The scene in Augusta this past week was both regrettable and chilling. Republican operatives launched an all-too-predictable attack on House Speaker Sara Gideon as the “Speaker of the Swamp,” using the kind of shadowy black and white photos that are the hallmark of today’s political attacks. As is nearly always the case with these things, their language was breathlessly dramatic, piercingly shrill and just silly.

What was noteworthy is that these attack messages were being delivered by children, egged on by adults who dragged them into this sordid business.

A young boy, who couldn’t have been much older than 10, was eagerly trying to please the adult there with him by holding a 3-foot poster dissing Gideon. The sign’s message couldn’t have made any sense to him. Elsewhere, a young girl was dutifully holding a sign attacking another Democratic legislator, while the adult accompanying her held his own sign about “traitors” and, ironically, “liberty.”

Perhaps he should be a little more concerned about the “liberty” those kids have to live normal lives, free of hatred and extremism. It’s one thing to engage your kids in politics, but exploitation is another matter.

America is becoming slowly desensitized by our angry politics. Attacks and actions that would have sickened us a few decades ago are now becoming little more than background music. And it is harder and harder to shock us, raising the ante with every election cycle.

Somewhere, the good people of Maine need to draw the line against the encroachment of national sleaze and extremist politics into our great state. One place to draw the line is at using kids to win political battles.

Two Republicans, to their credit, began to push back. Senate President Mike Thibodeau called on his party to stop these attacks, saying they “couldn’t be further from the truth.” Rep. Norman Higgins of Dover-Foxcroft took it a step further when he declared on Facebook: “I am a little less proud to be a state representative today! … Using kids is really disgusting. … I am ashamed that my party has lowered itself into the political swamp and I am calling on party leadership and individual members to conduct ourselves with respect and dignity.”

There are many places that “weaponize” their children in the service of their particular causes, and few Americans would want to live in them. Nazi Germany did it by putting millions of children into uniforms, as Hitler Youth, and later using them as fodder in the final defense of Berlin. The Soviet Union and China, operating on the other end of the political spectrum, later did the same thing.

Today, children in the Middle East are regularly sacrificed as suicide bombers to advance their father’s goals, or sold or kidnapped to become child warriors.

None of this is to say that Democrats are angels. There’s plenty of overzealous hyperventilation that comes out of the Democratic Party as well. But none of it even remotely approaches the hate-filled viciousness – and careless disregard for facts – that we increasingly see on the oxygen-starved far right.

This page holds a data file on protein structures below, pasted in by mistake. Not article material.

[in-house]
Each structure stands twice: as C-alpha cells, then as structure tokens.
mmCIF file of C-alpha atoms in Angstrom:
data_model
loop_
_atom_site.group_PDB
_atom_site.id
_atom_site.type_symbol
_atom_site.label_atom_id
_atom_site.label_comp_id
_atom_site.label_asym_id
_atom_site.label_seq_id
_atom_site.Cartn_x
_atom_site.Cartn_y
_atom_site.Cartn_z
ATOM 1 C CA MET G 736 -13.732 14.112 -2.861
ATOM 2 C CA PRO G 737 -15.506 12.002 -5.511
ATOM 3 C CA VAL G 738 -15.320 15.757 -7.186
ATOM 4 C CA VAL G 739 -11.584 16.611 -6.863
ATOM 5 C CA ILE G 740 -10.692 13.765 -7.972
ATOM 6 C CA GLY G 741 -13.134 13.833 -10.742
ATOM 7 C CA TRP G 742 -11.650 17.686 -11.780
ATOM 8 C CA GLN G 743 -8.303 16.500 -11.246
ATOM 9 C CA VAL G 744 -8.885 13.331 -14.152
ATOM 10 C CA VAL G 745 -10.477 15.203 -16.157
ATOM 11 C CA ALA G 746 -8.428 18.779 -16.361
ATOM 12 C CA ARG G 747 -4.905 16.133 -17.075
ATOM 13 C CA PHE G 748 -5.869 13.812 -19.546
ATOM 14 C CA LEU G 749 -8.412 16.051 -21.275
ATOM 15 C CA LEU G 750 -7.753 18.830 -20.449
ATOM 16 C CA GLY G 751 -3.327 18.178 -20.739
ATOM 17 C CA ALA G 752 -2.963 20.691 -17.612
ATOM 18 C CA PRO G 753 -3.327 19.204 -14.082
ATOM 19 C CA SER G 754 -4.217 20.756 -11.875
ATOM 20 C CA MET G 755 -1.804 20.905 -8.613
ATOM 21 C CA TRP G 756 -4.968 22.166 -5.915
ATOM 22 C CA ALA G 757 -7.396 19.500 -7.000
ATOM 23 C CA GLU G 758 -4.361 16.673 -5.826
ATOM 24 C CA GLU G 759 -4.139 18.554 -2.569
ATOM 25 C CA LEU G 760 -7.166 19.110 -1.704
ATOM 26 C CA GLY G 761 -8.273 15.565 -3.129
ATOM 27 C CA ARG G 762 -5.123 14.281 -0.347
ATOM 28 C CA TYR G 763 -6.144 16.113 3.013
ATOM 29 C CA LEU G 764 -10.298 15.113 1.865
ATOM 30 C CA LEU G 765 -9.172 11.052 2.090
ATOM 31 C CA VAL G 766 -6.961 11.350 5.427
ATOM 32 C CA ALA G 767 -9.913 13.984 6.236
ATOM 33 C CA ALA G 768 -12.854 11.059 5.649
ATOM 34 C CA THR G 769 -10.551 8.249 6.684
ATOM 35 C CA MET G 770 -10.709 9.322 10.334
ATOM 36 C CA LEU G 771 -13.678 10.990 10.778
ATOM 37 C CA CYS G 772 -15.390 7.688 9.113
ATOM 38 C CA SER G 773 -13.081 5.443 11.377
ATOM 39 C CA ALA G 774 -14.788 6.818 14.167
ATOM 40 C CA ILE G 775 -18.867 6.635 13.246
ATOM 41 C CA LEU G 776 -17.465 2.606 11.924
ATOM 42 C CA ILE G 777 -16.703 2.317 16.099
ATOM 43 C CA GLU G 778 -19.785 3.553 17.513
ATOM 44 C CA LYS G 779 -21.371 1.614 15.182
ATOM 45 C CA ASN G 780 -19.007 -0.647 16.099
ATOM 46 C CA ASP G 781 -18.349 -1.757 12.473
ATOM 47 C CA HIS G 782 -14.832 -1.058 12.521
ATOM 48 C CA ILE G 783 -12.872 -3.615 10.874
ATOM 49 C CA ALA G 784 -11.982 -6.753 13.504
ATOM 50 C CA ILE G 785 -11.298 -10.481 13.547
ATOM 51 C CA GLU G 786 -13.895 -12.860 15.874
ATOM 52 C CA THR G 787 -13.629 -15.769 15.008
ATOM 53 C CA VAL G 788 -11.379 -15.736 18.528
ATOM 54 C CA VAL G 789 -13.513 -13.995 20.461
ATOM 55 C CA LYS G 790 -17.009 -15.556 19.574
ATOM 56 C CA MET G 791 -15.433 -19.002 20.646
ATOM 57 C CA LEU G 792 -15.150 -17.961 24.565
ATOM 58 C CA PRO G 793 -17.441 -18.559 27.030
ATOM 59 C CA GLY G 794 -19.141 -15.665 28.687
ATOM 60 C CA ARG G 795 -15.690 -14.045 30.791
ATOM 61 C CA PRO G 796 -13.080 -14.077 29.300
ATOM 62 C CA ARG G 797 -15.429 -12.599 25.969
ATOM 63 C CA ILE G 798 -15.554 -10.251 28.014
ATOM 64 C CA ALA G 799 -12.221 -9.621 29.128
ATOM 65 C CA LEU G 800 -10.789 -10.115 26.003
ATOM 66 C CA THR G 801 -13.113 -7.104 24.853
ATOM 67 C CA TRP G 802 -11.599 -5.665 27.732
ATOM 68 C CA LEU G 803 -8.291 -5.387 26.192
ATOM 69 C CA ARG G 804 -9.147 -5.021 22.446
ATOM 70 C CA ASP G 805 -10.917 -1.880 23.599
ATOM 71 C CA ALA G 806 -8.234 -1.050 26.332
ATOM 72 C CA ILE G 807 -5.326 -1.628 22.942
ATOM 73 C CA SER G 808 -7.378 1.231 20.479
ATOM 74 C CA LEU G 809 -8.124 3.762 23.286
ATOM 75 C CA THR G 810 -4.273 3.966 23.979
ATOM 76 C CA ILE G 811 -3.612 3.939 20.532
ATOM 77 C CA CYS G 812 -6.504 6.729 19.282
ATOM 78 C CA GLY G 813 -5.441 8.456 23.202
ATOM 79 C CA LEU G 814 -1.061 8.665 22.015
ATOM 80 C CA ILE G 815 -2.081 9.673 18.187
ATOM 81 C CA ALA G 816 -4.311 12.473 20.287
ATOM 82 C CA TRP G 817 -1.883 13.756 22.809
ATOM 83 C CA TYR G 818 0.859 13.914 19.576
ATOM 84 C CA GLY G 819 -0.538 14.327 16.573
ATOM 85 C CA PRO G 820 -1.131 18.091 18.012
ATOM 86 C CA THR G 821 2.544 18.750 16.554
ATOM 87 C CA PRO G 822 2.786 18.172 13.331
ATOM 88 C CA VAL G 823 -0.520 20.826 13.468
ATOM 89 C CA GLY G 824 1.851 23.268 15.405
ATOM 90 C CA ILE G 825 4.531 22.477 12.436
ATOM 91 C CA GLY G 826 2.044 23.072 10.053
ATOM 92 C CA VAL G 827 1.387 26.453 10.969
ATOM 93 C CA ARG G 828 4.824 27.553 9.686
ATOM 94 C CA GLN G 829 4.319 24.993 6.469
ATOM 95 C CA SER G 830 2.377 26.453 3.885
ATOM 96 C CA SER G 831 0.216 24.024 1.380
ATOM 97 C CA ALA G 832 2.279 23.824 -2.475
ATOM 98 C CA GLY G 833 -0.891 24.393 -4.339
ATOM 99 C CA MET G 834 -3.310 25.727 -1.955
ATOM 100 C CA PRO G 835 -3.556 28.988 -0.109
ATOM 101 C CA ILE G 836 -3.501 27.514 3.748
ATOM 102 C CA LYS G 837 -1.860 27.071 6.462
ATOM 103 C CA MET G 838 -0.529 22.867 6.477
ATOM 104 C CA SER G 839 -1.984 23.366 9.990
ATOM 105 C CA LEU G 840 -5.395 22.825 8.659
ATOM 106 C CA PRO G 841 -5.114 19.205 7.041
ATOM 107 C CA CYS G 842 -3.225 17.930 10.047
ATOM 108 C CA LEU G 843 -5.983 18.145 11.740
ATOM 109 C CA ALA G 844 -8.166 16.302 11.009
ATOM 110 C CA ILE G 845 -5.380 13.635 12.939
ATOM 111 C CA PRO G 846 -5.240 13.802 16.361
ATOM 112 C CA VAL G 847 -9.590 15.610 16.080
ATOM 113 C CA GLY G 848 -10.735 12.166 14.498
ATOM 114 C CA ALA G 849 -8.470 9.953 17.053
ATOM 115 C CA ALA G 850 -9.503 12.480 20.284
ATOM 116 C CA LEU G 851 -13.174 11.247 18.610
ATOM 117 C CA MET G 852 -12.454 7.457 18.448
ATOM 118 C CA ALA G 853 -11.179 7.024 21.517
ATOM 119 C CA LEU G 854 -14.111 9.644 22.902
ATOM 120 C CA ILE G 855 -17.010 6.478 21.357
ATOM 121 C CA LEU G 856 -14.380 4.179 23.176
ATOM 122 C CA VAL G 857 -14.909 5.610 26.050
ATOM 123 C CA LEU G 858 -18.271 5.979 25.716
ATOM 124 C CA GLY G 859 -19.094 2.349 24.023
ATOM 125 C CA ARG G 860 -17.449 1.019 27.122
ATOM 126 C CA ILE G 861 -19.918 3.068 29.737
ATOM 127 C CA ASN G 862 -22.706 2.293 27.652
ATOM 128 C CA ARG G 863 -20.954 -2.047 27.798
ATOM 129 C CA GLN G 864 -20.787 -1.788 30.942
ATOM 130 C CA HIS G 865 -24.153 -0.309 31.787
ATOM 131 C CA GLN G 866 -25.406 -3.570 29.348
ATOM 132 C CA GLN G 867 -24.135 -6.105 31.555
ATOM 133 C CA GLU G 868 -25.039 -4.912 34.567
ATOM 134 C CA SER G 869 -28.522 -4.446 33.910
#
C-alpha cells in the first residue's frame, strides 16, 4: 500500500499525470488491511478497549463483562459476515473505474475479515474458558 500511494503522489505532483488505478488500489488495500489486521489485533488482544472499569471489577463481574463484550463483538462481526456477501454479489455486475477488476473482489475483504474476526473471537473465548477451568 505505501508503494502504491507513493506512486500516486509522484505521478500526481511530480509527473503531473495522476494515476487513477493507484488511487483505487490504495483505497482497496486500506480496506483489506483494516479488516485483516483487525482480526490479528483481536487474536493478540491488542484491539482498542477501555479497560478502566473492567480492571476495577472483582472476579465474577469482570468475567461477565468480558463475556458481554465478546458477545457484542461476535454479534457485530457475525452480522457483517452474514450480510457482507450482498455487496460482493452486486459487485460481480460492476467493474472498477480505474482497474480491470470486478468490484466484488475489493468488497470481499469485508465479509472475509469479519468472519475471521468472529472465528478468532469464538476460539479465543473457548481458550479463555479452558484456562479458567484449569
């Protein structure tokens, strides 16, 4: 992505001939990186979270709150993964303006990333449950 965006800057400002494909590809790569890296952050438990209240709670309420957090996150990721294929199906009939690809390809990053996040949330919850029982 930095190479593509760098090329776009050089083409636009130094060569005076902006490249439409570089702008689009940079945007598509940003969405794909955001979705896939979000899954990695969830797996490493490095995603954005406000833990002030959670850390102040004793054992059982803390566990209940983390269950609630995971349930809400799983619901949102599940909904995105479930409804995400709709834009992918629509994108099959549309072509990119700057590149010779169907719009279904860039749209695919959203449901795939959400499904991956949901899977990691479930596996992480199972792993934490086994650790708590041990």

The Republican Party needs to find itself again before it sinks further into a swamp of its own creation.

This is the party of Abraham Lincoln, the force of nature who rose in opposition to slavery in 1860 and helped build the party. It is the party of Teddy Roosevelt, who helped lead the Progressive movement that took on corrupt city machines, reined in the country’s robber barons and established the national parks.

It is the party of Dwight Eisenhower, who led Allied forces to victory in Europe, then oversaw America’s transition to a postwar economy that propelled the greatest expansion of the middle class in our history.

More recently, it’s the party that produced politicians of national stature, like Margaret Chase Smith, Bill Cohen, Olympia Snowe and, now, Susan Collins.

For a hundred years, Republicans were the dominant party in Maine, with a self-reliant, flinty approach to government, but also with a grasp of reality and a level of talent that allowed it to reach across the aisle and get things done.

Now, it seems, the party is becoming a collection of billionaires and bad boys.

Gideon is a friend and neighbor of ours. She is honest, hardworking, thoughtful and caring. She also has a talent for bringing people together around practical ideas and action.

What Republicans need – and what the state needs – are fewer crazies and a lot more Gideons, Thibodeaus and Higginses.

Alan Caron is the principal of Caron Communications and the author of “Maine’s Next Economy” and “Reinventing Maine Government.” He can be contacted at:

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